Thank you for your recommendations. I'm probably going to finish up Gibbons work, because I'm already 300 pages into it getting into the Constantine area, but I ALWAYS like to follow it up with another book or so to get another view point. As for the maps guys I highly appreciate it.

                  This time period intrigues me because anywhere you go in Europe for the most part you see places all over that have Roman artifacts. I believe the Romans set up a lot of things that we use even in today's society. I appreciate anything or anyone's advice about this once great time period in History.

                  Note: I think I am going to revisit my idea of sticking with Gibbons work and move on to something else. So those two books you have given me which one of those would you start with first?
                  Last edited by Jinxsters; 19 Nov 12, 11:12.

                  Comment


                  • #10
                    Originally posted by Peders View Post
                    Something like this: http://www.amazon.com/Penguin-Histor.../dp/0140513299 ? I don't know how accurate it is, but at least there are a lot of maps in it.
                    Oh Crap that is freaking awesome! Thanks a ton!

                    Comment


                    • #11
                      The history of the Republic has always interested me far more than what came after its fall. Without doubt, for me anyway, the most interesting and thought provoking work is Gruen's magisterial The Hellenistic World and the Coming of Rome.
                      Paralus

                      Ἐπὶ τοὺς πατέρας, ὦ κακαὶ κεφαλαί, τοὺς μετὰ Φιλίππου καὶ Ἀλεξάνδρου τὰ ὅλα κατειργασμένους;
                      Wicked men, you sin against your fathers, who conquered the whole world under Philip and Alexander.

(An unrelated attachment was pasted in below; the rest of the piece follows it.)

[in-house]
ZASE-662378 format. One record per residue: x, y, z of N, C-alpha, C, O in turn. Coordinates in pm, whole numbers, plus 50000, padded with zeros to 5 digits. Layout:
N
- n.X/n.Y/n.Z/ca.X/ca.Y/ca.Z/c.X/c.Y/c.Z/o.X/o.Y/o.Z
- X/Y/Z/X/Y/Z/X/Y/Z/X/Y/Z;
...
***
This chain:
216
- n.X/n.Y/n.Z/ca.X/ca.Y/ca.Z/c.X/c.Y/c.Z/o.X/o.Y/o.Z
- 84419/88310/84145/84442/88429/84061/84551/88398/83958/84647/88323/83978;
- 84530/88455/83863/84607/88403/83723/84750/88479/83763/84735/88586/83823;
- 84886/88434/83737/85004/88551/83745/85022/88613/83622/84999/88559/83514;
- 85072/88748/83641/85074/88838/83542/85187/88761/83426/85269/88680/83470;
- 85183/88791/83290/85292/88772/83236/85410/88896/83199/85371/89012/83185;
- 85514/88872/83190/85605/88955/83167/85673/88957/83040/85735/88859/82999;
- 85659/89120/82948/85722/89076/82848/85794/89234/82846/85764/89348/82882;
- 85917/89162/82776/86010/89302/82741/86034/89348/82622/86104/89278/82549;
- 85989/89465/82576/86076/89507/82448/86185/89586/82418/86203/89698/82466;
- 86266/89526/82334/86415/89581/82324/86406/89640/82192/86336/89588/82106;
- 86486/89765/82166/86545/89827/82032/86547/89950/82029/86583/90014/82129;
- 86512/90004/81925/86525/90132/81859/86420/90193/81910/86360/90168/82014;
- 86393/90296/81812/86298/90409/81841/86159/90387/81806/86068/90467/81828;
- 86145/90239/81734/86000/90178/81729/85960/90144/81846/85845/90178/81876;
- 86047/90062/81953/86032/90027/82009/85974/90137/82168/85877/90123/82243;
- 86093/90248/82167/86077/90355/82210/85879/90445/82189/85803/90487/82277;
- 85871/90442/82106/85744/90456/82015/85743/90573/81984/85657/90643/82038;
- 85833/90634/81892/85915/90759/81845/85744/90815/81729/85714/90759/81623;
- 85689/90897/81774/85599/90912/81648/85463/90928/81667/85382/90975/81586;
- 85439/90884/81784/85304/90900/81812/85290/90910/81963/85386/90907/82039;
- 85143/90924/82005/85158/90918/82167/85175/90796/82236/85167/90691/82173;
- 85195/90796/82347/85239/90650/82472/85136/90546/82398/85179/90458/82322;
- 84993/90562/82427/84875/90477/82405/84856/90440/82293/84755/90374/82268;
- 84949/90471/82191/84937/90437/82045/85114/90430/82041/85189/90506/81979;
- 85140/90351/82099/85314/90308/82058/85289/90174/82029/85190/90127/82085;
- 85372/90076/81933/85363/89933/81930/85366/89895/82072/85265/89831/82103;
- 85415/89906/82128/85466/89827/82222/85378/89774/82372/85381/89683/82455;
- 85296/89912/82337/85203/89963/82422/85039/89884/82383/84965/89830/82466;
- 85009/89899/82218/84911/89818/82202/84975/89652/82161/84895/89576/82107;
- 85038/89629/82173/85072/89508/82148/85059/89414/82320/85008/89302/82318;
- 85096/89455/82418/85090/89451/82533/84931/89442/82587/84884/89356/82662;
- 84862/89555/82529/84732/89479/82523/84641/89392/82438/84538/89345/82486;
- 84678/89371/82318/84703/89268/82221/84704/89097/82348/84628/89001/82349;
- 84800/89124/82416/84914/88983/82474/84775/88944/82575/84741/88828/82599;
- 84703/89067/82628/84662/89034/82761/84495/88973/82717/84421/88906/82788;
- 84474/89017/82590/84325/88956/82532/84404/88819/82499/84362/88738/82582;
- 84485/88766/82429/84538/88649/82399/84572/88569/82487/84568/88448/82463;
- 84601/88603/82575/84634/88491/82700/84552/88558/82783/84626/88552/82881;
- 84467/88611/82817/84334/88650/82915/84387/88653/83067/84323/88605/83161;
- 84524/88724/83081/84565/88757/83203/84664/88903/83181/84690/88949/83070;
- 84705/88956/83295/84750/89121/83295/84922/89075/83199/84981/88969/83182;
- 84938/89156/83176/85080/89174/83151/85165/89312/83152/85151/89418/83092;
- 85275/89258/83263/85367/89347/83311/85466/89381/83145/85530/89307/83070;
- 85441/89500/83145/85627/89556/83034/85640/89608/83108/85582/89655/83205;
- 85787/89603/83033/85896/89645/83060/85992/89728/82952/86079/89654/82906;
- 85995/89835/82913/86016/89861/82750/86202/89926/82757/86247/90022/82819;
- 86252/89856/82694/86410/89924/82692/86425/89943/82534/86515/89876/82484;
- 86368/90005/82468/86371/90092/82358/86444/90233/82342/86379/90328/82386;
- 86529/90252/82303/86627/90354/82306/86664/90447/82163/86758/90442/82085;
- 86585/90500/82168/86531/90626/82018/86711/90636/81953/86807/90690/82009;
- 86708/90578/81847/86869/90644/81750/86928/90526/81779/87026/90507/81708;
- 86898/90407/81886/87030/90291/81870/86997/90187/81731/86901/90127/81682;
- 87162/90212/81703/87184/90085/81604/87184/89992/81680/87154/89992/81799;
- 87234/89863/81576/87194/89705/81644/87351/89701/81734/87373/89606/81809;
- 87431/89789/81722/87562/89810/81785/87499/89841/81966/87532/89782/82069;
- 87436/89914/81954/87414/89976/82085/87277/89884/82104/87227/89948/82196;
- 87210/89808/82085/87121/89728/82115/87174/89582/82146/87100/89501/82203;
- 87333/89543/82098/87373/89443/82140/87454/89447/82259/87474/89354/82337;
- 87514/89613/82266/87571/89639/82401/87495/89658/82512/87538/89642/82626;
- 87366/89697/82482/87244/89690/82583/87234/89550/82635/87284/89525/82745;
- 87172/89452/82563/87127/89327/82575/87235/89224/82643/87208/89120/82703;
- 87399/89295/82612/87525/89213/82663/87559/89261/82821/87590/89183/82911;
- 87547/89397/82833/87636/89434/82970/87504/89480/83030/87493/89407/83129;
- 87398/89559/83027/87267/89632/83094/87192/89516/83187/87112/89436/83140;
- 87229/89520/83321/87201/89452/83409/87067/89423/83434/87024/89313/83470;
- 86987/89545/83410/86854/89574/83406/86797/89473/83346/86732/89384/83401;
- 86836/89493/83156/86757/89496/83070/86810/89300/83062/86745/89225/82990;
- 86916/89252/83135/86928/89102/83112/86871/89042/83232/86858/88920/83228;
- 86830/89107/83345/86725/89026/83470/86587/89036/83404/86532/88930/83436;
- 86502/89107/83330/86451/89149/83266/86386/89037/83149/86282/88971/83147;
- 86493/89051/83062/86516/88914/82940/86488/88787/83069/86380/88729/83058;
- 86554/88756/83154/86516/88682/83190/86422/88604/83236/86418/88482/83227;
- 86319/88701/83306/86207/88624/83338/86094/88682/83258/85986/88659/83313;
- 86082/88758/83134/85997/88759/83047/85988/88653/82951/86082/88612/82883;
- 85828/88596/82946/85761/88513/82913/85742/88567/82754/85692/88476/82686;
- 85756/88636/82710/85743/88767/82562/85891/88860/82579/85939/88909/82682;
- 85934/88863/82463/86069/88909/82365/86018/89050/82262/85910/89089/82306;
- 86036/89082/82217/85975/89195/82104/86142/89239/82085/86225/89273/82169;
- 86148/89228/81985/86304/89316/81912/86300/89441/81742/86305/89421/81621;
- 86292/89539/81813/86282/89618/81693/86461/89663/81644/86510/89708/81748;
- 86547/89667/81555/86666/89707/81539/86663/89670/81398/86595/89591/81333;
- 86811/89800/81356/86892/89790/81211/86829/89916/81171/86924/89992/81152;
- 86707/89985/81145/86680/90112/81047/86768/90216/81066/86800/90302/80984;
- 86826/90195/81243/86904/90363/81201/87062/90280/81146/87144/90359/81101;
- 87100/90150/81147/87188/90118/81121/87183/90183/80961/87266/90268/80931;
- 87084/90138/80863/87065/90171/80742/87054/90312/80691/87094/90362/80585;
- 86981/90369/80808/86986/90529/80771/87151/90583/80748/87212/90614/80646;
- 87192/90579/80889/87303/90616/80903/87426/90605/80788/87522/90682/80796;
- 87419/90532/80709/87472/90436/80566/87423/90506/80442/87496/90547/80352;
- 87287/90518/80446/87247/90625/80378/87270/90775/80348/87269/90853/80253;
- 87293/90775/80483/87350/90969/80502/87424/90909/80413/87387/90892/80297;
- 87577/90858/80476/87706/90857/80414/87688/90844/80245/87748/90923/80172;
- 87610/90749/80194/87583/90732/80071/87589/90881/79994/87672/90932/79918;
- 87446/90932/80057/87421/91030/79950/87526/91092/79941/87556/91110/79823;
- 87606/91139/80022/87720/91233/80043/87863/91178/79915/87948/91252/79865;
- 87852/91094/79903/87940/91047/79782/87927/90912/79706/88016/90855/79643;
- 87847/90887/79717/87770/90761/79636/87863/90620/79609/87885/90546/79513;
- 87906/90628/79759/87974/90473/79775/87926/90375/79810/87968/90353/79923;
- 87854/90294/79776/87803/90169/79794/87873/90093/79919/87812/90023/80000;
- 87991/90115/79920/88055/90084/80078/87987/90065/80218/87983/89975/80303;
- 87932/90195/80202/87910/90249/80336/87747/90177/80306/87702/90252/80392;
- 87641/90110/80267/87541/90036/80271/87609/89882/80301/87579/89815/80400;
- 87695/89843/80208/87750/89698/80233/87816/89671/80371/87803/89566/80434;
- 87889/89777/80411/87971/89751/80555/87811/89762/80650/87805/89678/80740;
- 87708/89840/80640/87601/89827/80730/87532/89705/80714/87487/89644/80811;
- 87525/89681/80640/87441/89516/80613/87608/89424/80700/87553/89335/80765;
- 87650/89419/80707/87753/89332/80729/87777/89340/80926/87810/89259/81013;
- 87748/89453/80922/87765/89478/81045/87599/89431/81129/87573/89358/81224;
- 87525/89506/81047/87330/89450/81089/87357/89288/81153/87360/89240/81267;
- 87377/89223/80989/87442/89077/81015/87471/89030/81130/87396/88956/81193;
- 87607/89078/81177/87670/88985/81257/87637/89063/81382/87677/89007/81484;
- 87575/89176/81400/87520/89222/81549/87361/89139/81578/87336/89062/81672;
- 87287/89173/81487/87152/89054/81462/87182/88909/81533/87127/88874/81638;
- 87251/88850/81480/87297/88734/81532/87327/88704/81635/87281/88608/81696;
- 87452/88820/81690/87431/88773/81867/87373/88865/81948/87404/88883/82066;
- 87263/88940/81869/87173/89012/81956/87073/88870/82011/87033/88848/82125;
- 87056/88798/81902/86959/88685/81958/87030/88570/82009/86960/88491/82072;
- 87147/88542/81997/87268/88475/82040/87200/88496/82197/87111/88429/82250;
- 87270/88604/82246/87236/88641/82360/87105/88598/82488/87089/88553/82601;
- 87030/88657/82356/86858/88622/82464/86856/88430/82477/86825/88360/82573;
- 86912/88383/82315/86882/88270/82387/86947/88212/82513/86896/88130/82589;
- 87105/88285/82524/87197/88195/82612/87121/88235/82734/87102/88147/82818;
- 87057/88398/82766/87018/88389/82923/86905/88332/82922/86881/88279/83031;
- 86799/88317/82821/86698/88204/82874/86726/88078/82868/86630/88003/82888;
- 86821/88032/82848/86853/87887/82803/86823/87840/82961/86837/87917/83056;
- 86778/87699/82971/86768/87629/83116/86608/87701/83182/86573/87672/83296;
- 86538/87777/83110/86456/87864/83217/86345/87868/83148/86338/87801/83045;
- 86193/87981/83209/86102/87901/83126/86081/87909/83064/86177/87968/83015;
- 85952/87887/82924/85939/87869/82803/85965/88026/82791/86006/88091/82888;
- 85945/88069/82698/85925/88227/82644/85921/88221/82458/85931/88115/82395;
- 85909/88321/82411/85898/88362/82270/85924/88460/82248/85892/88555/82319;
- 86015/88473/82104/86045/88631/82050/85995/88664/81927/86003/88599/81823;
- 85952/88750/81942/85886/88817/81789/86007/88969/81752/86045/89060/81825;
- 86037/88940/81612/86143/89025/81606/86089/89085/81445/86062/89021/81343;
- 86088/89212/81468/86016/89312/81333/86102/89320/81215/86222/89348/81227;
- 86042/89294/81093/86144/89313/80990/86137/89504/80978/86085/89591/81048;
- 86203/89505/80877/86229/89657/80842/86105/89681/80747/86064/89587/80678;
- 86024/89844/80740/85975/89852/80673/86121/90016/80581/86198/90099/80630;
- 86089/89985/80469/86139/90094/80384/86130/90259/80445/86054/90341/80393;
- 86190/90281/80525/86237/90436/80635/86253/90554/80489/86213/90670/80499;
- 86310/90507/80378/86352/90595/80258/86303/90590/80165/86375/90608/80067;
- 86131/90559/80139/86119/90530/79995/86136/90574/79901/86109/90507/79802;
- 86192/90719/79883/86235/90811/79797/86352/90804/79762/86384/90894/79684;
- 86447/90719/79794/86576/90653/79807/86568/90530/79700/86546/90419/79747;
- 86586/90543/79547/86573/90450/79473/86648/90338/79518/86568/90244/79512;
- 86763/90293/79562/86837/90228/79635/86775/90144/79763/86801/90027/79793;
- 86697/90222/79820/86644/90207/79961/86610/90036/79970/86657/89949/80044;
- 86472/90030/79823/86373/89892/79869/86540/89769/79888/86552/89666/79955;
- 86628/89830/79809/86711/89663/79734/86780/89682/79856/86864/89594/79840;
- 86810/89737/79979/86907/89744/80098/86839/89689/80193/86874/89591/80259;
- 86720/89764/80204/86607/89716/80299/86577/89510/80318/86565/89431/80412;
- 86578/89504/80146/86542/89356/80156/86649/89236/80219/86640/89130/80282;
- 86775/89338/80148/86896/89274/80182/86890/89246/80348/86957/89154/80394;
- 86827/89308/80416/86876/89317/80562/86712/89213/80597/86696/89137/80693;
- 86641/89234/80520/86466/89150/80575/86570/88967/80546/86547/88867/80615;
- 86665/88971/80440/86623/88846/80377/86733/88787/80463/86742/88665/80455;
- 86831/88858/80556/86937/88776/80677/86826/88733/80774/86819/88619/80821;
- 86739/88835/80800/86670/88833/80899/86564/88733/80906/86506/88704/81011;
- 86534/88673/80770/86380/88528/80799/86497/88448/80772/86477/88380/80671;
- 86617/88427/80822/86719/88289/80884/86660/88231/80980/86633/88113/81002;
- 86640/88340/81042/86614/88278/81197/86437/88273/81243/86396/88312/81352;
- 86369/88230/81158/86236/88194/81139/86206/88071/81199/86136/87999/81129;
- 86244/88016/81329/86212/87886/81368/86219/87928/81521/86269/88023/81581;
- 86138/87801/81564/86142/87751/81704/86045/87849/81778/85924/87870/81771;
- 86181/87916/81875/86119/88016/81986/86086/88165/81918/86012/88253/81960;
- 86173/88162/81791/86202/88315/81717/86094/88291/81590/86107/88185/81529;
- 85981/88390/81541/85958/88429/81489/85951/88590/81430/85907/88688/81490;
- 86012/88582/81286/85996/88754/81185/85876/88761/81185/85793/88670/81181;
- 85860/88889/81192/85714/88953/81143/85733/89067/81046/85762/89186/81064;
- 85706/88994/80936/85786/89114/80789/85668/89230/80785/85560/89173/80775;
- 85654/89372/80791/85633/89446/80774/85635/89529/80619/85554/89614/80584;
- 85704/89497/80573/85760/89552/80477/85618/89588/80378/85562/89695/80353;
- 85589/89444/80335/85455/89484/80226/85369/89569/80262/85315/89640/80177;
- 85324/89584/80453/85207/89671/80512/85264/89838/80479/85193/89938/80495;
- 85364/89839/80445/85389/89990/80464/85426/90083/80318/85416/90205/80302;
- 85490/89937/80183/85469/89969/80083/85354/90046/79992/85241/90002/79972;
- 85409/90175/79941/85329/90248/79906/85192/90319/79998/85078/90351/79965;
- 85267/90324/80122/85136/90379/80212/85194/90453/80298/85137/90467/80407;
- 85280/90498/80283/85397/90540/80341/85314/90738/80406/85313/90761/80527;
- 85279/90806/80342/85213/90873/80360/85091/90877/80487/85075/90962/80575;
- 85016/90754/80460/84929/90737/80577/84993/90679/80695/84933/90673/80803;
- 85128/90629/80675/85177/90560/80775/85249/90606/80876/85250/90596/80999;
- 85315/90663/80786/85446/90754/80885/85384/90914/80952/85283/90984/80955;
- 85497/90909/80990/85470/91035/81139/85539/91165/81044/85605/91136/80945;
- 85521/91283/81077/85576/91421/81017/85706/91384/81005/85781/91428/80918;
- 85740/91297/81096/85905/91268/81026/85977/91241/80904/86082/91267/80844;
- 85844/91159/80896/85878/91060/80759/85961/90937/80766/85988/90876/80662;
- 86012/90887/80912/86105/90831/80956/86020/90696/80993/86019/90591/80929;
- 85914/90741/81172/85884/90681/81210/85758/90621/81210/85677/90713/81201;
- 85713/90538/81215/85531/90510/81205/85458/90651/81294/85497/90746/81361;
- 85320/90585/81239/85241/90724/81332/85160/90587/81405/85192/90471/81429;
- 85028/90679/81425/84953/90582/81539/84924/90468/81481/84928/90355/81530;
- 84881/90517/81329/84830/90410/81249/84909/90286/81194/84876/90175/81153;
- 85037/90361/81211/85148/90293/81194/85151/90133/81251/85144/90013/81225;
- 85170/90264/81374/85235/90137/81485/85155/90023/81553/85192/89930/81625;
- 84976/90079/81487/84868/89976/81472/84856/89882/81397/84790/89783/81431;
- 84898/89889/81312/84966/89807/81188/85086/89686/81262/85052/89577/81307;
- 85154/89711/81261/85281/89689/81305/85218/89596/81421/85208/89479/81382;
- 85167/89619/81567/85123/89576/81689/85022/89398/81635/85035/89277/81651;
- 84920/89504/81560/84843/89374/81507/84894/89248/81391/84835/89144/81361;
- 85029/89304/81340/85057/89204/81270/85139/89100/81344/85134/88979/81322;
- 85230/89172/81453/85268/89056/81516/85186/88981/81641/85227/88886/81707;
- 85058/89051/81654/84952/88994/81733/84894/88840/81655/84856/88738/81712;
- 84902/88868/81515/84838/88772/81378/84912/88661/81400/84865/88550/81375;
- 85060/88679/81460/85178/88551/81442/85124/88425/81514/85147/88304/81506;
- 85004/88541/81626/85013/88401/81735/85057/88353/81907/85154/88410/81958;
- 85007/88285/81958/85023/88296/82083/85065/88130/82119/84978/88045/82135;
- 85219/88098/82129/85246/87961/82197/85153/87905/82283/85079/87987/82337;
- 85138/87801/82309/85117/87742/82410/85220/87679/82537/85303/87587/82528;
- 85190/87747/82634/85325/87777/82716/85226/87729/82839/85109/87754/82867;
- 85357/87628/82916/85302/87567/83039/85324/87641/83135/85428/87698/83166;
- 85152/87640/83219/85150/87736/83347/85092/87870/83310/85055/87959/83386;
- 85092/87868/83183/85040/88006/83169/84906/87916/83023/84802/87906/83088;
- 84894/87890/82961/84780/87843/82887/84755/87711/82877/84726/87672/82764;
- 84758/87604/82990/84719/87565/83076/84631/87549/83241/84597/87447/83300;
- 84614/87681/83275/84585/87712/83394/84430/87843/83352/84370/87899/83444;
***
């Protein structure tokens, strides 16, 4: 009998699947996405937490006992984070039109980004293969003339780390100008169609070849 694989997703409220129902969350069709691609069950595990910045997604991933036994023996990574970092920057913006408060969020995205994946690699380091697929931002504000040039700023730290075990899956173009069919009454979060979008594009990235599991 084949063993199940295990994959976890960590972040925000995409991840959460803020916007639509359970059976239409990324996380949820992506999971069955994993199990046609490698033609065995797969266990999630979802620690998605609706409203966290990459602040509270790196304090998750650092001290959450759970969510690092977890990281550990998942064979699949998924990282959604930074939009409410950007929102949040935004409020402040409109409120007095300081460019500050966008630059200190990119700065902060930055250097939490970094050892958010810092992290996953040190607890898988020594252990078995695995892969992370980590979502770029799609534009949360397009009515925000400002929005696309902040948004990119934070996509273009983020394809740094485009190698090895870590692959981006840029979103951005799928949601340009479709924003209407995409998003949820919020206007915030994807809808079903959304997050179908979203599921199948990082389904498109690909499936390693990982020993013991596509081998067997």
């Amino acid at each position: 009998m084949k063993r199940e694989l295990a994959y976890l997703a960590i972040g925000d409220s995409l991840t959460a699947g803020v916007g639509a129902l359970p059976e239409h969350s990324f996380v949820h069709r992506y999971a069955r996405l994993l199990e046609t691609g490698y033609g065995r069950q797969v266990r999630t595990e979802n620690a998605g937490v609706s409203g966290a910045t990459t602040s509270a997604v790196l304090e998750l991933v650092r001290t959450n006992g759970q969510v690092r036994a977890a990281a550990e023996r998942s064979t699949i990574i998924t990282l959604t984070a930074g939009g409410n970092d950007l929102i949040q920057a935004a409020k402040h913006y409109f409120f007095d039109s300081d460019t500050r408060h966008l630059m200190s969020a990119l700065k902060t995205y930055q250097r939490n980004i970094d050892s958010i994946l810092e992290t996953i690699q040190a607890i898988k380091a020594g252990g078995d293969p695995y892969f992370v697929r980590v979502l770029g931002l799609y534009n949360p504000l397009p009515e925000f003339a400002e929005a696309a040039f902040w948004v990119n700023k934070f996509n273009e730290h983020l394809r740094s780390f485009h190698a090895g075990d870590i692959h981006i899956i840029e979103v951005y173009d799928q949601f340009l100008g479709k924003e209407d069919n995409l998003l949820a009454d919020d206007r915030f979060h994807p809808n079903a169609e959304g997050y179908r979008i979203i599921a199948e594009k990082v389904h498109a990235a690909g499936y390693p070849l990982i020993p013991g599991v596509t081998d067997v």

Academia.edu

                      Comment


                      • #12
                        I would suggest "The Grand Strategy of the Roman Empire" by Edward Luttwak, especially if you are interested in a modern treatment of the military history of the empire. It's definitely a very readable and engaging presentation of the subject, covering the reign of Augustus through to the end of the western empire. It deals primarily with the organization of the armies and the frontiers, and the evolution of the strategy of defense of the empire against its enemies.
                        Gibbon is definitely a must-read for anyone seriously interested in the history of the empire, as his is the first really comprehensive treatment of the subject by a non-ancient source, but it is rather dated. Still a great work of historical literature, though.

                        Comment


                        • #13
                          Originally posted by Vik Beluso View Post
                          I would suggest "The Grand Strategy of the Roman Empire" by Edward Luttwak, especially if you are interested in a modern treatment of the military history of the empire. It's definitely a very readable and engaging presentation of the subject, covering the reign of Augustus through to the end of the western empire. It deals primarily with the organization of the armies and the frontiers, and the evolution of the strategy of defense of the empire against its enemies.
                          Gibbon is definitely a must-read for anyone seriously interested in the history of the empire, as his is the first really comprehensive treatment of the subject by a non-ancient source, but it is rather dated. Still a great work of historical literature, though.
                          I would not recommend the Luttwak book actually. It's been de-bunked pretty thoroughly. The problem with Luttwak is that he is not an ancient historian, he is a strategy analyst. His books on modern empires and military strategy are great, but he applies concepts to the Romans which are totally anachronistic. Historians of Rome have shown pretty convincingly that "Grand Strategy" is a concept that cannot really be applied to the Roman empire, at least not the way we think of it today and the way Luttwak means it. He assumes the Romans had the same world-view as we do now, which is entirely wrong.

                          I would recommend Susan Mattern's book, "Rome and the Enemy," if you want to get a better perspective on this stuff. It is much better than Luttwak's book!
                          Satis elouquentiae sapientiae parum

                          Diadochi Wars GAME:http://www.armchairgeneral.com/forum...d.php?t=140484

                          Comment

                          Latest Topics

                          Collapse

                          Working...
                          X